Norah Jones “Little Broken Hearts” (Blue Note)
After the massive commercial splash of 2002's “Come Away With Me,” Norah Jones ran away from the torch songs and standards of that album, an unusual and artistically admirable move in an industry that values predictability. She collaborated with Outkast, Dolly Parton, Q-Tip, Jack White, Belle & Sebastian and Andy Samberg, performed in the all-star “Kidney Now!” benefit on “30 Rock” and generally defied all expectations. At this point, it is hard to name another current performer who has followed her muse so assiduously when many of her fans wanted to just come away with Jones again and again on the similar-sounding jazz-piano albums.
“Little Broken Hearts” continues Jones' trajectory into artful indie pop that began with 2009's “The Fall,” and despite a few moments when producer Danger Mouse covers the proceedings in too many layers of his trademarked murk, it is a satisfyingly adventurous exploration of lost love. Jones is thematically consistent on the album, whether exploring her facility with up-tempo R&B on “Say Goodbye,” delivering a lament on the other woman in “She's 22,” or trying to make a clean break with the bouncy pop of “Happy Pills.” While Jones still possesses that great seductive jazziness in her vocal delivery, the sonic presentation on “Little Broken Hearts” is clearly designed to create distance from her early work. Even on traditional ballads such as “Miriam,” Jones and Danger Mouse shroud the tracks in dense, near-psychedelic orchestration.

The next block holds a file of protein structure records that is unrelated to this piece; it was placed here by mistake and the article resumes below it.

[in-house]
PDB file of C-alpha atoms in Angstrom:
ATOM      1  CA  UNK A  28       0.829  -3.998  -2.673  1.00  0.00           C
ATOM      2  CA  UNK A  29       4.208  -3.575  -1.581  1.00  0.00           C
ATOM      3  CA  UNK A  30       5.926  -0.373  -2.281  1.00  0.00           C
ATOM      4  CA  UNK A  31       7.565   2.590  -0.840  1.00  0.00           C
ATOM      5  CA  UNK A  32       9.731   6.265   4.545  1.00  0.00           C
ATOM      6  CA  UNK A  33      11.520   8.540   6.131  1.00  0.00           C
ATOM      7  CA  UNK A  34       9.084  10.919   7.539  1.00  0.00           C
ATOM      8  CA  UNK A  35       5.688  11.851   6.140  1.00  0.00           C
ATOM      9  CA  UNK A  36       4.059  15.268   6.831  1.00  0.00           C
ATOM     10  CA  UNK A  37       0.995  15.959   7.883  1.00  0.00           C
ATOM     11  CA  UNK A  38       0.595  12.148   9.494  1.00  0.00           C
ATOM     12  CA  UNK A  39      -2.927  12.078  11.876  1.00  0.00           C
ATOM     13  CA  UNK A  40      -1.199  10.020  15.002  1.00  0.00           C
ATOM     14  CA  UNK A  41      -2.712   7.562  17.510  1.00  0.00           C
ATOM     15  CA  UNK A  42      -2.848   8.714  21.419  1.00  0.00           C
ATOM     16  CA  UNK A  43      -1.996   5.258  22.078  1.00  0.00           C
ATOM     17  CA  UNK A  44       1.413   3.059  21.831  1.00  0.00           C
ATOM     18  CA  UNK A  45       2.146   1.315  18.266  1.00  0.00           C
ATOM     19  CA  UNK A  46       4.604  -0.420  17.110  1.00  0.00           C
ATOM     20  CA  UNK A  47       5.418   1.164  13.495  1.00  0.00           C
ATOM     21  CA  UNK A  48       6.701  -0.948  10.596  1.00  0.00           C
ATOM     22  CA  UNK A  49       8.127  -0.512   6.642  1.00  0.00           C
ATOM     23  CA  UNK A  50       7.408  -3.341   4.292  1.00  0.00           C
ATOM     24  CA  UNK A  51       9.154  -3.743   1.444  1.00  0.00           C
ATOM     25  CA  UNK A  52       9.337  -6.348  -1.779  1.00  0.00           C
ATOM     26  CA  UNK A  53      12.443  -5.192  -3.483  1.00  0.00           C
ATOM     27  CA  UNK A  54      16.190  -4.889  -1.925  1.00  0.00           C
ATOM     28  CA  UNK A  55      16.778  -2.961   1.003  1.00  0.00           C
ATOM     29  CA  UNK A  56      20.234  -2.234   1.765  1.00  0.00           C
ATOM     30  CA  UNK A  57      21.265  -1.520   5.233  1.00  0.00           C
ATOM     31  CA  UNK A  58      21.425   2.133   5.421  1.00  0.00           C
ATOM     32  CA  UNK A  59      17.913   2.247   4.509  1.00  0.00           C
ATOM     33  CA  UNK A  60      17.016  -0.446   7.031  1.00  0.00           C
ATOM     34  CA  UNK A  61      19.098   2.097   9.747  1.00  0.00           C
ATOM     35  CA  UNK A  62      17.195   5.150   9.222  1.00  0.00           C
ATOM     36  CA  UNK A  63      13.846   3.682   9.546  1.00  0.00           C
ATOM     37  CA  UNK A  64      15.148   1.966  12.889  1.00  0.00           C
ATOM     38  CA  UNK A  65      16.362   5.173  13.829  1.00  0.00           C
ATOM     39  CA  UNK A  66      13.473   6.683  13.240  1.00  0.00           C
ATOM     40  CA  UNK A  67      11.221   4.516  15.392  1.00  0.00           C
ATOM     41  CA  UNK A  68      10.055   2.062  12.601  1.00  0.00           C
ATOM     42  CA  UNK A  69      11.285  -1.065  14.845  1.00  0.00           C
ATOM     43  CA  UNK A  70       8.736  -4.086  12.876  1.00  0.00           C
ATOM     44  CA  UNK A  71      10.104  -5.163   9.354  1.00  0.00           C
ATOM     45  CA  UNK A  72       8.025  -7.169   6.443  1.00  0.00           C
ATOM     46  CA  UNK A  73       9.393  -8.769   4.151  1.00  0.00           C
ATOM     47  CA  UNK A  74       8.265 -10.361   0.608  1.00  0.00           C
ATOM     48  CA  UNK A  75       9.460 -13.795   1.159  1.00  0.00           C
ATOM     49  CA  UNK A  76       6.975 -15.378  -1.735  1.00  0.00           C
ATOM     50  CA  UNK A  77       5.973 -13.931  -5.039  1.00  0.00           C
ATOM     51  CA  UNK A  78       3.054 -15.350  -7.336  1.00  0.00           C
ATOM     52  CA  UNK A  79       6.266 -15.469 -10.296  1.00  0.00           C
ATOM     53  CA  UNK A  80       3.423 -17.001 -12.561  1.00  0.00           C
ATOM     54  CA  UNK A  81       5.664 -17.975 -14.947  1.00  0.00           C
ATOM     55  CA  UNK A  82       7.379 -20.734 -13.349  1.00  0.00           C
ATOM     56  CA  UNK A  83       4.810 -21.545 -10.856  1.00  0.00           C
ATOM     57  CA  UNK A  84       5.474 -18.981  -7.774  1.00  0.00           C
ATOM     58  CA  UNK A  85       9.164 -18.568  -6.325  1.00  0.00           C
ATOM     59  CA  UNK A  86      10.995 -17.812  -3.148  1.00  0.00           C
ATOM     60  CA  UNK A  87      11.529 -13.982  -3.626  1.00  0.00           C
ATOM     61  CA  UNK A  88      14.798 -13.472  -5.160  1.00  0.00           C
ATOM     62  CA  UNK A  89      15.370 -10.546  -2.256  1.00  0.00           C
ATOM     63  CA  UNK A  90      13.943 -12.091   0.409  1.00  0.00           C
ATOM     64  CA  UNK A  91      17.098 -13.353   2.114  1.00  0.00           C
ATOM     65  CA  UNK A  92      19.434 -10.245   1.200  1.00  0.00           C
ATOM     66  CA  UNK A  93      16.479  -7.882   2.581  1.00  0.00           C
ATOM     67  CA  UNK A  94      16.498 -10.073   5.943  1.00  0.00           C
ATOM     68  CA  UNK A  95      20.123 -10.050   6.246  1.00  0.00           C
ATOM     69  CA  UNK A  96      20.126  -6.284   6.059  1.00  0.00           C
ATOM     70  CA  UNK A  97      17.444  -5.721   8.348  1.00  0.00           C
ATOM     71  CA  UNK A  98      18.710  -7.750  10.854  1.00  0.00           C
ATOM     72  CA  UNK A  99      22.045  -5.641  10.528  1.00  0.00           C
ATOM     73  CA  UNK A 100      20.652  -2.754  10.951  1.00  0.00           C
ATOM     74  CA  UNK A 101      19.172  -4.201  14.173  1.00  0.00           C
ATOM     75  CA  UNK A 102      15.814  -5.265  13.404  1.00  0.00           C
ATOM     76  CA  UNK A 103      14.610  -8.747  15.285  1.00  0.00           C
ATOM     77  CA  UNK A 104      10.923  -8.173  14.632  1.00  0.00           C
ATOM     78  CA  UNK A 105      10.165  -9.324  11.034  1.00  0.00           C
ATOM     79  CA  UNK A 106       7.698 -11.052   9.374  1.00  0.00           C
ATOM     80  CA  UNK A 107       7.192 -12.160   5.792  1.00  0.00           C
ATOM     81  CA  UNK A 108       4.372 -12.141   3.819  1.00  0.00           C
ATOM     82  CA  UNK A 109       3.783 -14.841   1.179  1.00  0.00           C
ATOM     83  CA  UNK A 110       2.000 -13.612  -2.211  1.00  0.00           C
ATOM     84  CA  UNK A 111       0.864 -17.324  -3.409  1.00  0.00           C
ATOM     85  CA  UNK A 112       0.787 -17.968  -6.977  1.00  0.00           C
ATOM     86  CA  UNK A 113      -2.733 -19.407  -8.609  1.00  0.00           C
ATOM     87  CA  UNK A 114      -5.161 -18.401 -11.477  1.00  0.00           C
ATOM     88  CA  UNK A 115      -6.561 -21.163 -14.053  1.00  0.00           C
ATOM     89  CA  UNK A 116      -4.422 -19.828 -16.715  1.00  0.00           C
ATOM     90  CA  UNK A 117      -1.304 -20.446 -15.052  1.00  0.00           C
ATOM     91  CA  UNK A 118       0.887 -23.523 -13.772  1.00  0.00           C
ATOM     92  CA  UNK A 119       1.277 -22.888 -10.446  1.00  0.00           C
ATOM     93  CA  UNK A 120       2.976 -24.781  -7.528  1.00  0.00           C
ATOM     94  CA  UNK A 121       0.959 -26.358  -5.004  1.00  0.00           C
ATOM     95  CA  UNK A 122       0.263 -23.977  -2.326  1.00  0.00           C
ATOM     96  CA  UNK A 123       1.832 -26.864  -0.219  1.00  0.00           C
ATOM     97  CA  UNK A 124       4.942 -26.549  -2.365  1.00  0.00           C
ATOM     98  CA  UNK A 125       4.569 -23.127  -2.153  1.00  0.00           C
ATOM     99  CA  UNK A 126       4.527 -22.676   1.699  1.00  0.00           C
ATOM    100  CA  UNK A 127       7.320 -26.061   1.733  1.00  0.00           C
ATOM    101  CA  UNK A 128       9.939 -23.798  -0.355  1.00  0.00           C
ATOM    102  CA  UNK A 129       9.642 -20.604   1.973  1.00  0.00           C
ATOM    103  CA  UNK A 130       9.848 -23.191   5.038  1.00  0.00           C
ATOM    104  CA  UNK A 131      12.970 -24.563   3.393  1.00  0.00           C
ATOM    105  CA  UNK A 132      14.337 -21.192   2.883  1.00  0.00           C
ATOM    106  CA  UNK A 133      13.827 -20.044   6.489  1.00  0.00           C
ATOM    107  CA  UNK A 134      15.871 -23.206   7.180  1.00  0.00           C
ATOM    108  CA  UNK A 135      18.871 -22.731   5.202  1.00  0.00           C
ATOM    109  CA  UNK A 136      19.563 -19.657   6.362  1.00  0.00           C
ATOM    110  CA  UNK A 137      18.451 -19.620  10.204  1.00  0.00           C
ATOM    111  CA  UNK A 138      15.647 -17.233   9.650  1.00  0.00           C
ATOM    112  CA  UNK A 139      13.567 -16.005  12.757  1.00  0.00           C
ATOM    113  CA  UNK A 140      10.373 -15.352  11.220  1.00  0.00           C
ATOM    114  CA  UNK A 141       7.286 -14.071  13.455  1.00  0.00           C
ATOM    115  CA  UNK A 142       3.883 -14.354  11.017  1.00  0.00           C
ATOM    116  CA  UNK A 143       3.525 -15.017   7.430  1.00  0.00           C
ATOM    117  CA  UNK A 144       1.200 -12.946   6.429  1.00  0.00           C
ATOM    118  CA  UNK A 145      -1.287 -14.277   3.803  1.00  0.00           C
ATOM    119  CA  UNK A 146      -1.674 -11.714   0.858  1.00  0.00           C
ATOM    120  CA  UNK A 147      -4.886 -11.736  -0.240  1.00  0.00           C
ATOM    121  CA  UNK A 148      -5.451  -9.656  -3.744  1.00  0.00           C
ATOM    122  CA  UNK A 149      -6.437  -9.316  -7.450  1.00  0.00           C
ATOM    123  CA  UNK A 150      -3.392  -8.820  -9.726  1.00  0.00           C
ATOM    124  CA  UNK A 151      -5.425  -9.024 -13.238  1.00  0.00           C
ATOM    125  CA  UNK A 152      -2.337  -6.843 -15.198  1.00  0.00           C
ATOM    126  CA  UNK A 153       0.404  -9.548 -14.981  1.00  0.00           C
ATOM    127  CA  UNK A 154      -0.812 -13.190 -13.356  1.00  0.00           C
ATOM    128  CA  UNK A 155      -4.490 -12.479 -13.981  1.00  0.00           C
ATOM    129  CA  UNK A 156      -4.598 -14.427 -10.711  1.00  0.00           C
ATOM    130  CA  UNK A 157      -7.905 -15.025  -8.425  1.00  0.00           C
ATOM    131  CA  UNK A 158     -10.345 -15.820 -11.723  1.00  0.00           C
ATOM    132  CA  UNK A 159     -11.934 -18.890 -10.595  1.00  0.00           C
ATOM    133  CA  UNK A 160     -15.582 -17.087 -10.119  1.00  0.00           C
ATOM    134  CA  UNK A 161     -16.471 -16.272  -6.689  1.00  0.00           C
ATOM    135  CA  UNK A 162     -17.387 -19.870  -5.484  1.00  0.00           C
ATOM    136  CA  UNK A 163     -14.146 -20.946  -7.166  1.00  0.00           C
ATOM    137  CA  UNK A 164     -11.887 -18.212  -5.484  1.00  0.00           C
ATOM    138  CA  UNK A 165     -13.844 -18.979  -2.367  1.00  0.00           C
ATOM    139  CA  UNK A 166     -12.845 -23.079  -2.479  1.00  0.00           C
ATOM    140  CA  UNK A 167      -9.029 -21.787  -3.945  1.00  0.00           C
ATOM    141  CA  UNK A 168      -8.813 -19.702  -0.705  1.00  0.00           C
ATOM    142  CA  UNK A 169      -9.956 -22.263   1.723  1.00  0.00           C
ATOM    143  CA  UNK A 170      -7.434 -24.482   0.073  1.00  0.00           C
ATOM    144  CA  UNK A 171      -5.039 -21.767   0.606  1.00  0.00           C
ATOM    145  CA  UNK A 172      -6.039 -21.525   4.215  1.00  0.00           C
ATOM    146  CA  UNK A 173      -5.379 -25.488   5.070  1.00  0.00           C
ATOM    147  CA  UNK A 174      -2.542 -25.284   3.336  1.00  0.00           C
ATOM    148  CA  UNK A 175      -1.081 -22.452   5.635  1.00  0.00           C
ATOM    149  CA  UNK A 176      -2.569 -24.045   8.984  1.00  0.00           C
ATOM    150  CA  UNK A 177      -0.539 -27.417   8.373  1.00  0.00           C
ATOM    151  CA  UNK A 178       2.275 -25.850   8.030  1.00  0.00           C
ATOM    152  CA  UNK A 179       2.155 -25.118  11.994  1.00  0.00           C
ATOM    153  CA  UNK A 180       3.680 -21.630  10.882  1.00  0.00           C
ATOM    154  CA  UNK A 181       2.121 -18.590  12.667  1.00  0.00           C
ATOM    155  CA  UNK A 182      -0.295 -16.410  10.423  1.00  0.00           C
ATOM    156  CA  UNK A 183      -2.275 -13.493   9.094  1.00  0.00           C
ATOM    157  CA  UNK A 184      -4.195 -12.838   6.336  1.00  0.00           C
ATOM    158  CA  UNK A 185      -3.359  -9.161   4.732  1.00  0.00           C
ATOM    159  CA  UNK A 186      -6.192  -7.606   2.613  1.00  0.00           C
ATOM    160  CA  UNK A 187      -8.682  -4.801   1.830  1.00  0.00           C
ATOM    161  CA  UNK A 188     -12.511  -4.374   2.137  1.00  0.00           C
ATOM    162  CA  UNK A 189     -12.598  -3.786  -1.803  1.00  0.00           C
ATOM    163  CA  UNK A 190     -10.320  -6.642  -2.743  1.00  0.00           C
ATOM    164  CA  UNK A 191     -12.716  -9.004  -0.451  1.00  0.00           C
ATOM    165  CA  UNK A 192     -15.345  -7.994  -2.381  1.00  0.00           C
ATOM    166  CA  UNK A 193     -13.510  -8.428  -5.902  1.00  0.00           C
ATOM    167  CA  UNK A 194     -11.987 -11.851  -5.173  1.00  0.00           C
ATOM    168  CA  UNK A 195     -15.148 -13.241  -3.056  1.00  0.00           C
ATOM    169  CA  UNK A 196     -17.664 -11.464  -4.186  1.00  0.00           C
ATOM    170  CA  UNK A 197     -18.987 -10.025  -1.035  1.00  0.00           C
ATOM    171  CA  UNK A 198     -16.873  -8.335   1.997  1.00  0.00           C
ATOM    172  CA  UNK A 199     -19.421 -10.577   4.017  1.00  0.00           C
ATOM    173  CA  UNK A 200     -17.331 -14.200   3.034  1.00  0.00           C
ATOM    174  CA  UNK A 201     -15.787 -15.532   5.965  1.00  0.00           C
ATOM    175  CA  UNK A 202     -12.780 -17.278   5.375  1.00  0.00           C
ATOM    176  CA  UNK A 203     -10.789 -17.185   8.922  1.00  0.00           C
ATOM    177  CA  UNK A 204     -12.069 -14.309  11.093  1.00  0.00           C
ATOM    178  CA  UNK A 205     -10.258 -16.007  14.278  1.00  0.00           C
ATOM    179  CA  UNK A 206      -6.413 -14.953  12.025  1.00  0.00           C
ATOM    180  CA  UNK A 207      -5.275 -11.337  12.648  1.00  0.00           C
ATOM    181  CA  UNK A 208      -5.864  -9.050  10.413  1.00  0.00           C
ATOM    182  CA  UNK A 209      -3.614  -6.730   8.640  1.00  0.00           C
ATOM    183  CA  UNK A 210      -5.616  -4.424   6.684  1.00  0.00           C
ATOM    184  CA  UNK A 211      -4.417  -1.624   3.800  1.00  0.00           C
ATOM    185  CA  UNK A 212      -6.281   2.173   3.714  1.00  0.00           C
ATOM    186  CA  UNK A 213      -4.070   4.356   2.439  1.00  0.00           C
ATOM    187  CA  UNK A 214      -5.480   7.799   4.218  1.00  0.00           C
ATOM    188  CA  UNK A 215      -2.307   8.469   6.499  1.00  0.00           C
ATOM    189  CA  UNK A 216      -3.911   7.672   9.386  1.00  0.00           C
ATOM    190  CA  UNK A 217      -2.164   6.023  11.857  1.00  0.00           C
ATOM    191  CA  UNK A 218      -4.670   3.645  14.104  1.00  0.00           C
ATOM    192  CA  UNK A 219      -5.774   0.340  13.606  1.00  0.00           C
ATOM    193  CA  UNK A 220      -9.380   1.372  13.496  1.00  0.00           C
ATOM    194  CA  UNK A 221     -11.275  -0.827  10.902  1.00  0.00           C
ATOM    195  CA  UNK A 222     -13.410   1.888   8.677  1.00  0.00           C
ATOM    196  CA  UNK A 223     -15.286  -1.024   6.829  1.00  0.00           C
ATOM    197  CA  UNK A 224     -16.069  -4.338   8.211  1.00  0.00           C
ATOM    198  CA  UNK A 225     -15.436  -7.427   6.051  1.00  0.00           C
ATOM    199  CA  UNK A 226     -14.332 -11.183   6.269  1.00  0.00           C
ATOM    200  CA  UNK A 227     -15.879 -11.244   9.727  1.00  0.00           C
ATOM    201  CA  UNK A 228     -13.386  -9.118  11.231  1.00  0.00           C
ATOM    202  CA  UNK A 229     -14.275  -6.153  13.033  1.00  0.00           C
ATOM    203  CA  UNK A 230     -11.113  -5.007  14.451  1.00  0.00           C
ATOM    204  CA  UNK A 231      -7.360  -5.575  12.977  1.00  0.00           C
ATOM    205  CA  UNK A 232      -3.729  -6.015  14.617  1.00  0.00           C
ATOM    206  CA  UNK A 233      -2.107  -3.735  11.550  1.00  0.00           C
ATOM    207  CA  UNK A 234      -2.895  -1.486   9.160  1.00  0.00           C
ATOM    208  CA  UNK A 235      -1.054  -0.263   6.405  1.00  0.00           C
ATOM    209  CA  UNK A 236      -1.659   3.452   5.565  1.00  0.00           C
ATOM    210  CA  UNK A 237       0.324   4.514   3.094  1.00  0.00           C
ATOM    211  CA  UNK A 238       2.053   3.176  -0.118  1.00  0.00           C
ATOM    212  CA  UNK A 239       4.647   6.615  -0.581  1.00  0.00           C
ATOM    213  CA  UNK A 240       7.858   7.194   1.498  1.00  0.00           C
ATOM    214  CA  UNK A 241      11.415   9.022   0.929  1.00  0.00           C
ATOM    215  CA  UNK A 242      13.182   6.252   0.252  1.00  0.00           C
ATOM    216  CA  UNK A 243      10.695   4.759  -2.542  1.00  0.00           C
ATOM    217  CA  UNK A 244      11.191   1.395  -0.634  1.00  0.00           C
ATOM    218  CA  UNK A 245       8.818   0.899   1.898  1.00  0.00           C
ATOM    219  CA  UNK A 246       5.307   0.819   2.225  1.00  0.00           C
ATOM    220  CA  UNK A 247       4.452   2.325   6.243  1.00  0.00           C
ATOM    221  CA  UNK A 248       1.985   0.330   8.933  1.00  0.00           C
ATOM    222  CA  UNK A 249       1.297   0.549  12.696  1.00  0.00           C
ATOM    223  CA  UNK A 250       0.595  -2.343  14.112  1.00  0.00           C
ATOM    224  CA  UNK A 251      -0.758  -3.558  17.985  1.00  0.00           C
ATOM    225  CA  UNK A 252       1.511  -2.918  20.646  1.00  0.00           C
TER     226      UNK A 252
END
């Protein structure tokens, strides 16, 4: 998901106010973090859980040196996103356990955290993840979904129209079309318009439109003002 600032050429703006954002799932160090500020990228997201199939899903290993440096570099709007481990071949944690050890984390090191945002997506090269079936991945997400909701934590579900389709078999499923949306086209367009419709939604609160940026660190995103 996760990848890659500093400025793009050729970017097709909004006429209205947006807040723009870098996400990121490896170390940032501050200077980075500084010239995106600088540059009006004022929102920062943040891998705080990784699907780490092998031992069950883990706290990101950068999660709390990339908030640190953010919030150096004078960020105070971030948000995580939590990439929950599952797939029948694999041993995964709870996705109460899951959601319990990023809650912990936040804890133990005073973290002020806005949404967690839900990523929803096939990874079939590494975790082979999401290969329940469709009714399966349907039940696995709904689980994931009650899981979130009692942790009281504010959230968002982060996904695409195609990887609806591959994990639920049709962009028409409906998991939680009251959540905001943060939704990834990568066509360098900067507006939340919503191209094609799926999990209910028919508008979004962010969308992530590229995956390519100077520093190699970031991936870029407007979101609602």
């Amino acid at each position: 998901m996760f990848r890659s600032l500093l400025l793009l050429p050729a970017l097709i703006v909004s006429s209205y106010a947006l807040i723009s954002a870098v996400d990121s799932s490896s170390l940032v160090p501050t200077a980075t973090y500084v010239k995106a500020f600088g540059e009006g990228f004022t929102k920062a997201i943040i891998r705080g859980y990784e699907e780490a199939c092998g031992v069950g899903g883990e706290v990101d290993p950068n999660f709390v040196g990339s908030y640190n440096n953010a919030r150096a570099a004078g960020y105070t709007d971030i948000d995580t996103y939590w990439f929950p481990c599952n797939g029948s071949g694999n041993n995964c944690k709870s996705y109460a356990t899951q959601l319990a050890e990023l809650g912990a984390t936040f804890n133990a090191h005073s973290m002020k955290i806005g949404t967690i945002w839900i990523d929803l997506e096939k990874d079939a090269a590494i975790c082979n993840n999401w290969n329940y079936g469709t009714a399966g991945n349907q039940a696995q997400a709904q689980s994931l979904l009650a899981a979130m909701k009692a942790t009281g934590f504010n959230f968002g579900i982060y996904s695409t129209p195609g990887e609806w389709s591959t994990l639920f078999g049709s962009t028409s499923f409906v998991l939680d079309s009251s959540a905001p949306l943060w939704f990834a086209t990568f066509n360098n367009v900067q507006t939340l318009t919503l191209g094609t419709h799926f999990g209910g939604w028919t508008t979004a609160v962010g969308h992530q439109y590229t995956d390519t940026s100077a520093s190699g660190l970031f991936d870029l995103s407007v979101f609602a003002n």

This approach can veer toward oppressive on some of the slower songs such as the closing “All a Dream,” when the compressed production creates distance in a track that would benefit from greater intimacy. But like the B-movie glamour of its cover art, which is modeled after the poster for the 1965 Russ Meyer film “Mudhoney,” “Little Broken Hearts” has an element of horror to it. The end of romance is not pretty, and Jones clearly wanted to make a stark, cold-sounding album to mirror her mood.
— George Lang